The Challenge of Dialysis at the End of Life
Many dialysis patients do not realize they are in the final phase of life.
First used in the 1940s, dialysis was intended to be a lifesaving treatment. Focused on young patients with acute renal failure, it helped them until their kidneys were strong enough to function without the therapy. But times have changed.
The average patient undergoing treatment is aged 65 years. Dialysis is now used as a maintenance treatment as frequently as for acute episodes, but a shift has occurred in the manner and frequency with which it is offered to different patient populations.
“Many of these patients don't realize they are in the final phase of life because no one has talked forthrightly with them,” said Mildred Z. Solomon, EdD, president of The Hastings Center, an independent, New York-based bioethics research institute. “Many people are being put on dialysis as a rite of passage before they die.”
There is a simmering movement by physicians and ethicists who are concerned with the role dialysis has played near the end of life. It is time, they say, to begin having difficult discussions, including advising patients about the likely trajectory of their illness and their prognosis, as well as discussing whether dialysis is something they want to start and letting them know it can be stopped.
Offer a choice
The trajectories of end-stage renal disease (ESRD) and cancer are similar. With certain other conditions, such as chronic obstructive pulmonary disease, patients experience a wave of alternating exacerbations and stabilization. With ESRD and cancer, terminal patients follow a horizontal line and then drop off of a cliff.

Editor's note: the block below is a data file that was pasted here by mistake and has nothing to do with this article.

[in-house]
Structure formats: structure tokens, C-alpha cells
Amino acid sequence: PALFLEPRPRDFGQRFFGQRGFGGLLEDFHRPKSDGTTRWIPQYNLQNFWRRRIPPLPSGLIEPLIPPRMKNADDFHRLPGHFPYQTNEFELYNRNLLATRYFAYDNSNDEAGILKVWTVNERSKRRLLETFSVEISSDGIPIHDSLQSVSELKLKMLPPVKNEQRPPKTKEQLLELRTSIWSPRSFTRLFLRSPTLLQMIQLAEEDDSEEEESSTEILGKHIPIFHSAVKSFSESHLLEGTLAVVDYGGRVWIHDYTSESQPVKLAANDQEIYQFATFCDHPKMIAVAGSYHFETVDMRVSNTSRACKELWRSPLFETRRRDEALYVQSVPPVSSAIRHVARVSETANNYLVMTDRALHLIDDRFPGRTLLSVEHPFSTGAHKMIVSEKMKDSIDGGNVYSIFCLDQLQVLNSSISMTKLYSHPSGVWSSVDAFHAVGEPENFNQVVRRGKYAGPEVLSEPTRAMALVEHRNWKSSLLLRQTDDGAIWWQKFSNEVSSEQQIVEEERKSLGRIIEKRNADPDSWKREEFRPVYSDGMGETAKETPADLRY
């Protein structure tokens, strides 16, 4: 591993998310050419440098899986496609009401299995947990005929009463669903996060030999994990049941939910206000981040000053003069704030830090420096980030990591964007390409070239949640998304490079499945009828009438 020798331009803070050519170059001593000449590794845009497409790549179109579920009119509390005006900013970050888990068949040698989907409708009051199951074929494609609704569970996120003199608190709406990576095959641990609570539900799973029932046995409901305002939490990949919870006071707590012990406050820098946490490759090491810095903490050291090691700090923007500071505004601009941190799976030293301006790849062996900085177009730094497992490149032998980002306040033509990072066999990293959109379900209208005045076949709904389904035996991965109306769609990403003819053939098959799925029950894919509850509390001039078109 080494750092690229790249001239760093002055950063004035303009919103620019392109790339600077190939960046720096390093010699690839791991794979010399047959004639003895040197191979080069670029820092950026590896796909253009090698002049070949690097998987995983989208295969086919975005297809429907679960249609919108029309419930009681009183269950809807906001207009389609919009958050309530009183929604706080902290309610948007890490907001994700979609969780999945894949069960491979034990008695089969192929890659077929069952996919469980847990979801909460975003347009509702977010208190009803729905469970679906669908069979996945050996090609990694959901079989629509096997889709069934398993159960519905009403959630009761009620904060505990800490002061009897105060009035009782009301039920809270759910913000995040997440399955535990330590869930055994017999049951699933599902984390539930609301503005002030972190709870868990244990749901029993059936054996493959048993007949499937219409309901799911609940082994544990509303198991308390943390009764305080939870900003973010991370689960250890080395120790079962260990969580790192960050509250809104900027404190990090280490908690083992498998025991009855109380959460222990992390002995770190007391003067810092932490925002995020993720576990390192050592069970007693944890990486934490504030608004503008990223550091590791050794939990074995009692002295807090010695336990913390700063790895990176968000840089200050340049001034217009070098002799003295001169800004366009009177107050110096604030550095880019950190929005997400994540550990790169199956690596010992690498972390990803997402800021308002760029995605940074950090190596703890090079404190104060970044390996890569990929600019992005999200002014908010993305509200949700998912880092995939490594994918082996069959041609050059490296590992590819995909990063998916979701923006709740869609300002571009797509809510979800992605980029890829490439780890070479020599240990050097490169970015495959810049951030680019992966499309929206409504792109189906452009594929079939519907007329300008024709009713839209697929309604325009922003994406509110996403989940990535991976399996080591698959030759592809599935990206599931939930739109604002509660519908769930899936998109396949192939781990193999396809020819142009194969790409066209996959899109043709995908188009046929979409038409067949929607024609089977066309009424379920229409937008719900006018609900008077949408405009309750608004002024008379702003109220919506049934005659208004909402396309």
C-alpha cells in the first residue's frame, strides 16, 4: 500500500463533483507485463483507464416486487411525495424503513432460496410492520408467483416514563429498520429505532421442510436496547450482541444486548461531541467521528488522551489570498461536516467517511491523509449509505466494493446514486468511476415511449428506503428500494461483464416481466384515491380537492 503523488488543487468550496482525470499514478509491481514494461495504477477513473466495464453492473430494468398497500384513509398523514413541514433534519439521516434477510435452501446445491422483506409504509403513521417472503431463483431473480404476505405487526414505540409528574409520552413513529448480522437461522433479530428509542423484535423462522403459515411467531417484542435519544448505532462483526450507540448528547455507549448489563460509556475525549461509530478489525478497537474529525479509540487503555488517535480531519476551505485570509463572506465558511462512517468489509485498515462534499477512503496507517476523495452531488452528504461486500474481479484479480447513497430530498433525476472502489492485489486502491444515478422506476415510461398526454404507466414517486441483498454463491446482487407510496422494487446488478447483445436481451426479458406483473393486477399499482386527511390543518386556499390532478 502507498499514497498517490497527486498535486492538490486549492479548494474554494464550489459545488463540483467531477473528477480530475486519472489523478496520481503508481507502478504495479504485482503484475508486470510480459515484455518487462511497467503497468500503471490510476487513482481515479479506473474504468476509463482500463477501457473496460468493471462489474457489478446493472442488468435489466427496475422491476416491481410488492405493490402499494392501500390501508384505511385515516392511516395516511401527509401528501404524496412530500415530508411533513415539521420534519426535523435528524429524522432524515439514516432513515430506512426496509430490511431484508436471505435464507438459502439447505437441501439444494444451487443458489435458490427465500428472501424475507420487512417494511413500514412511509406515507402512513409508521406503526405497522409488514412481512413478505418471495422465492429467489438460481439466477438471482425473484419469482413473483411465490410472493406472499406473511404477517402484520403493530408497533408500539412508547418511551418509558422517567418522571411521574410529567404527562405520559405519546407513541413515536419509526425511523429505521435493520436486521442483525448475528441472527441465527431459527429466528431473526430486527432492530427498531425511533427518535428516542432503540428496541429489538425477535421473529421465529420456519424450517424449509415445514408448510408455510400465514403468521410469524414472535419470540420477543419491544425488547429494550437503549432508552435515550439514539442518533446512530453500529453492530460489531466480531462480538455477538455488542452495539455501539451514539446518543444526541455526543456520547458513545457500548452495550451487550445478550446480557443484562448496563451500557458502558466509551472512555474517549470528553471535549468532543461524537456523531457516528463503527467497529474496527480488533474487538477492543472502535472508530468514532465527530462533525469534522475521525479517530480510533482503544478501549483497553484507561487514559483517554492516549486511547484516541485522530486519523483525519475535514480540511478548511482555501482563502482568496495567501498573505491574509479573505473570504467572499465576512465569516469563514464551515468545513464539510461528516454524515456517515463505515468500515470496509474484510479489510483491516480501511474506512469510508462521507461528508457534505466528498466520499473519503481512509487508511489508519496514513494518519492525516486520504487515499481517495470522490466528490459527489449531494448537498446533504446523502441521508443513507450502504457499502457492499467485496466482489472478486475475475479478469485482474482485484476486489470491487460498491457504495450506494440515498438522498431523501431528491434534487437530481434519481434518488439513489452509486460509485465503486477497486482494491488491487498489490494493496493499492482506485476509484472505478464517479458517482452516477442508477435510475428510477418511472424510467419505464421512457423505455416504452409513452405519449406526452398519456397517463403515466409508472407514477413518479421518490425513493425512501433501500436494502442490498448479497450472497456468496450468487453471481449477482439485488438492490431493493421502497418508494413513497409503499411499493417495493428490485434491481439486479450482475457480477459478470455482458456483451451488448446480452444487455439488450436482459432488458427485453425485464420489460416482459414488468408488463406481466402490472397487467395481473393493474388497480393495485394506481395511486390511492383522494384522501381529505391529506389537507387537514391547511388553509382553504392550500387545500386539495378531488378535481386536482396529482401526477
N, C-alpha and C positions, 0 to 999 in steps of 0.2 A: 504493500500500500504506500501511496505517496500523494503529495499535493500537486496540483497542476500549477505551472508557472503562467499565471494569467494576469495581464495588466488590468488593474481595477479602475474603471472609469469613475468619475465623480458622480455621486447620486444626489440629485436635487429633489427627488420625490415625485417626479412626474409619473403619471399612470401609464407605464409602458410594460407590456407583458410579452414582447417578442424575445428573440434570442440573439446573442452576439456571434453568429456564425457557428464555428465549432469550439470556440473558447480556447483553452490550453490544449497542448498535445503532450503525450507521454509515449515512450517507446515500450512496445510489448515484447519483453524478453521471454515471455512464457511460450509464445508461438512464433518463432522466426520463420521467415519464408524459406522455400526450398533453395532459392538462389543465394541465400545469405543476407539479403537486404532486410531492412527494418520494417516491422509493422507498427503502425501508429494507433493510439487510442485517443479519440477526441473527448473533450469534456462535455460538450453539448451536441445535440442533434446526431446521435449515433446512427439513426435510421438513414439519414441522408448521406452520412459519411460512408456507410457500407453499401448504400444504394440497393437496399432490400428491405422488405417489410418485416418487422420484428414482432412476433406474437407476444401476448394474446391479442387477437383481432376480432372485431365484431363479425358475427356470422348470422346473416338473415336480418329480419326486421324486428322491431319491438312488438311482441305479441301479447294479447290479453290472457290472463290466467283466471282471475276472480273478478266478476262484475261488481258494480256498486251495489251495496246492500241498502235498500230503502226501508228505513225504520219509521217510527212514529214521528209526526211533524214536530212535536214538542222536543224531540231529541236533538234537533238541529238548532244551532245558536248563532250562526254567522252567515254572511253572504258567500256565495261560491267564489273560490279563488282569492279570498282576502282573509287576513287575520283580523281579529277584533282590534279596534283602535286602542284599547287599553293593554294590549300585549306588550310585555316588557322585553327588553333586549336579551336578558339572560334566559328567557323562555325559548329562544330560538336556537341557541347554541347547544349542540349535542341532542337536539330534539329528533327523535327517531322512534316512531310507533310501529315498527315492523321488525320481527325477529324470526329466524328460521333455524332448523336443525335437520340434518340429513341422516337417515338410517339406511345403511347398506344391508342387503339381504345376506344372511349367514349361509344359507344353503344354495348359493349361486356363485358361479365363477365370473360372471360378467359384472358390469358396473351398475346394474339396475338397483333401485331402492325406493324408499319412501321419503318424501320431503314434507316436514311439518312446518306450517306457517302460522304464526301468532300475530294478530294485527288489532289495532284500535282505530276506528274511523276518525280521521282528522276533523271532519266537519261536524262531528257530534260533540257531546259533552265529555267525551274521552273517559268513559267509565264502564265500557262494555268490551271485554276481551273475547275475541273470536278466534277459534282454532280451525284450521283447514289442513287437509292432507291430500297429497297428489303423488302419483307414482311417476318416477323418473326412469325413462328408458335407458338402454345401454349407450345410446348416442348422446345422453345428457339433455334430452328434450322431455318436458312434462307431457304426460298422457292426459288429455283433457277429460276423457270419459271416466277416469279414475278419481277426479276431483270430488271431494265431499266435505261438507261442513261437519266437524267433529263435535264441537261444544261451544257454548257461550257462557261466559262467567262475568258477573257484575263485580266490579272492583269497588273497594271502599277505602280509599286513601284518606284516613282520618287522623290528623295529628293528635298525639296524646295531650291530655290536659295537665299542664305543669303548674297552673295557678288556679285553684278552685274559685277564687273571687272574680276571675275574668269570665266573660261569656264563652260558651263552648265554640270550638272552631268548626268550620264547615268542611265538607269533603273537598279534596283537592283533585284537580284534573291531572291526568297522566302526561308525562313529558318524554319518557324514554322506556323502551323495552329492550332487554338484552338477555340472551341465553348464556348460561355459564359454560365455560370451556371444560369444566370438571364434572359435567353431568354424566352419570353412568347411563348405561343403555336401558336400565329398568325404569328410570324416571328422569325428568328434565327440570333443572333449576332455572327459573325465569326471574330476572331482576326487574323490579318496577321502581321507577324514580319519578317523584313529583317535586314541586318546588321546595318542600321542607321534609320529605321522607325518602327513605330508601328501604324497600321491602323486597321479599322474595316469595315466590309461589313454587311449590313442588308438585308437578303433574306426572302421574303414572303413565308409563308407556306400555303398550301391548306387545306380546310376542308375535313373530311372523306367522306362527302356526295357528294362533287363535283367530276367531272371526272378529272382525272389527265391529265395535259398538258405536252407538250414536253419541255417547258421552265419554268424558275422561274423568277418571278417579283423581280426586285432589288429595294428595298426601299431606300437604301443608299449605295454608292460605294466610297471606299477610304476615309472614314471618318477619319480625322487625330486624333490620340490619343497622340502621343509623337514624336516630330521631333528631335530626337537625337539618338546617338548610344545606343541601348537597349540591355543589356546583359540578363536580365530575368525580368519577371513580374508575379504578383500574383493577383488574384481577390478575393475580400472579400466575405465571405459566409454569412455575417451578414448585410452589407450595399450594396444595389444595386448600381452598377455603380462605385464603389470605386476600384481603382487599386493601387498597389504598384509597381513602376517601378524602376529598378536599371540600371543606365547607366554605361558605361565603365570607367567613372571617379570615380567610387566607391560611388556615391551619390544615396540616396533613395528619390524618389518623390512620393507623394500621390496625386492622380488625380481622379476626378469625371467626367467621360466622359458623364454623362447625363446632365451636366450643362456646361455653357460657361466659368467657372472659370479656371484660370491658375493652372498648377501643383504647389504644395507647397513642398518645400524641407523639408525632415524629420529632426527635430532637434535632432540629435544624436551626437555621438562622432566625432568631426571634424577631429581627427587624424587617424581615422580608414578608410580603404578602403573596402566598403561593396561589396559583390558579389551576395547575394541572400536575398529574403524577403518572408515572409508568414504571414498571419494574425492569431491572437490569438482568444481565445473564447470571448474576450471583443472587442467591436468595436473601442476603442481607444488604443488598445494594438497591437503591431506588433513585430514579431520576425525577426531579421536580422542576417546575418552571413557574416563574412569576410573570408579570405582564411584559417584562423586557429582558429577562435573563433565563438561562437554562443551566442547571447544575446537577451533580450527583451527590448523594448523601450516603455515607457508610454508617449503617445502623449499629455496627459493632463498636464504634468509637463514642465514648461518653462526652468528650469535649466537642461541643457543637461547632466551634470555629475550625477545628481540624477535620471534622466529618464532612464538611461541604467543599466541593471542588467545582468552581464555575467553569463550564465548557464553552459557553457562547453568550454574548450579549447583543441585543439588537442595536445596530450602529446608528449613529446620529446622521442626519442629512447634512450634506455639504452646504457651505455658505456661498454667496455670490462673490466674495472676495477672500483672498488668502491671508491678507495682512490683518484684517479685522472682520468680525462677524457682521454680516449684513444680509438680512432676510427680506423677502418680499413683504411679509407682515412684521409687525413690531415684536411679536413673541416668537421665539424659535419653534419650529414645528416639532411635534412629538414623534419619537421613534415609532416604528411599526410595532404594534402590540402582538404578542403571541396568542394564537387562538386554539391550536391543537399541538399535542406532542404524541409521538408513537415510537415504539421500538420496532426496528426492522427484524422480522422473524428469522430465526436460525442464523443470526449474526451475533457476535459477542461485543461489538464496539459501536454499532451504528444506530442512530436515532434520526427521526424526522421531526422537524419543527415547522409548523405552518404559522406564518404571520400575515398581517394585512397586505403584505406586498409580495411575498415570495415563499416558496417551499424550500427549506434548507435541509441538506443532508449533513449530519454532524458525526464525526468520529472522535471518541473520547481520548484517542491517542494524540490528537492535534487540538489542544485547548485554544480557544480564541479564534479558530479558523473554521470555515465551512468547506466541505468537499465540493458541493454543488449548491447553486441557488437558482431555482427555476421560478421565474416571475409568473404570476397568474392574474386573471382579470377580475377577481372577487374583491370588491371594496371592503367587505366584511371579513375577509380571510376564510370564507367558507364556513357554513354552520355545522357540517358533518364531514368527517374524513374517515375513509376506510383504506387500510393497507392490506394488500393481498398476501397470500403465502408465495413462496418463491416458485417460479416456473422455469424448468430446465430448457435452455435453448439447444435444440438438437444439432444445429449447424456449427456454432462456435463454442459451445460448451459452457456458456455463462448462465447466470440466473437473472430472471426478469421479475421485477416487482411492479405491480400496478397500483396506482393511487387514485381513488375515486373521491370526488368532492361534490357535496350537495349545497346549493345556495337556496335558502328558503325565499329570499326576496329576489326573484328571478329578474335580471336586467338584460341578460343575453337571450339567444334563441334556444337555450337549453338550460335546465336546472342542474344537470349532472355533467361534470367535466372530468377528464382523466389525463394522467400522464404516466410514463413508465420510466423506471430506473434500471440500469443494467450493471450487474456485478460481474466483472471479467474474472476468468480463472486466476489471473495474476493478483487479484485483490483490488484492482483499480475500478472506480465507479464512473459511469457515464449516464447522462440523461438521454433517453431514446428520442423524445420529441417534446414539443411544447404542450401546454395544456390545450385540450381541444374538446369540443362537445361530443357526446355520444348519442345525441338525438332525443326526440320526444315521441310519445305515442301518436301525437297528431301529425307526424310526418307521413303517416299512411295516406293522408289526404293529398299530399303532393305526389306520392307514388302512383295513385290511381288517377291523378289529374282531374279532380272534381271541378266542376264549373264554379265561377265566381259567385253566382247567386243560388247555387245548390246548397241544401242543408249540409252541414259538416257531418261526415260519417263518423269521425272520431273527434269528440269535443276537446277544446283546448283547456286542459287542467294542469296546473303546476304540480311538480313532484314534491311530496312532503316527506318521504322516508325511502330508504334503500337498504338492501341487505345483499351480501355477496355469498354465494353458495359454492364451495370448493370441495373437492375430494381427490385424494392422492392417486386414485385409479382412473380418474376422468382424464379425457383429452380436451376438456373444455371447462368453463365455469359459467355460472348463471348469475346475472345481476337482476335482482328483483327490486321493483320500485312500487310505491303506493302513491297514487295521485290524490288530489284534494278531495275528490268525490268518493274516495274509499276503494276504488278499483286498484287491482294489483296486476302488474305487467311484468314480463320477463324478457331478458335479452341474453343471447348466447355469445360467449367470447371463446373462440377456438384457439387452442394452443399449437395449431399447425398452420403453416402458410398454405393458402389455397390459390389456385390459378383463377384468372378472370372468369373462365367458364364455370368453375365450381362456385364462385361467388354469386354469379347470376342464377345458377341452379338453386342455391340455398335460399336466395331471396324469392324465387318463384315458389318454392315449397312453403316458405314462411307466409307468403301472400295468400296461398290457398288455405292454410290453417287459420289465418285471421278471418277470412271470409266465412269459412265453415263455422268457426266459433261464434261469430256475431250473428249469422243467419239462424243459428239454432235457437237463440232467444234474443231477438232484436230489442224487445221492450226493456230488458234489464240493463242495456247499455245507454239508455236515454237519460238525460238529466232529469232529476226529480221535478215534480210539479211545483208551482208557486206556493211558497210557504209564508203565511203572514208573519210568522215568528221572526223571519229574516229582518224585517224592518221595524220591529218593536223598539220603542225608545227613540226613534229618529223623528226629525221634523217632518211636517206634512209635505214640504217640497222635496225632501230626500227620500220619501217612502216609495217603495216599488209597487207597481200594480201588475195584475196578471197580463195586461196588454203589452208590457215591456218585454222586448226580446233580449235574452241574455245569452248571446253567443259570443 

One difference between cancer and ESRD, though, is the numbers of patients receiving palliative care. Nationally, 37% of patients admitted to hospice for palliative care services in 2011 had a cancer diagnosis. That same year, only 2.7% were admitted for kidney failure, according to the report, Hospice Care in America, by the National Hospice and Palliative Care Organization.
“We haven't had a grown-up conversation that this is a stage of life patients are in and death may not be that far away,” Dr. Solomon said. “People want to have that sort of conversation and are expecting it from their doctors, but physicians aren't initiating it.”
Studies have borne this out. A meta-analysis published in the Journal of General Internal Medicine (2013;28:1511-1516) found that many patients with ESRD reported they did not know their prognosis and did not recall being offered alternatives to dialysis.
Patients reported feeling rushed and pressured into treatment. A study published in the Clinical Journal of the American Society of Nephrology (2010;5:195-204) found that fewer than 10% of the 584 patients presenting for dialysis, transplantation, or predialysis clinics had a discussion about end-of-life care issues with their nephrologist.
According to a report in Medical Anthropology Quarterly (2005;24:297-324), researchers who spoke with patients at two Californian dialysis clinics found that only 4 said they initiated dialysis treatments by choice.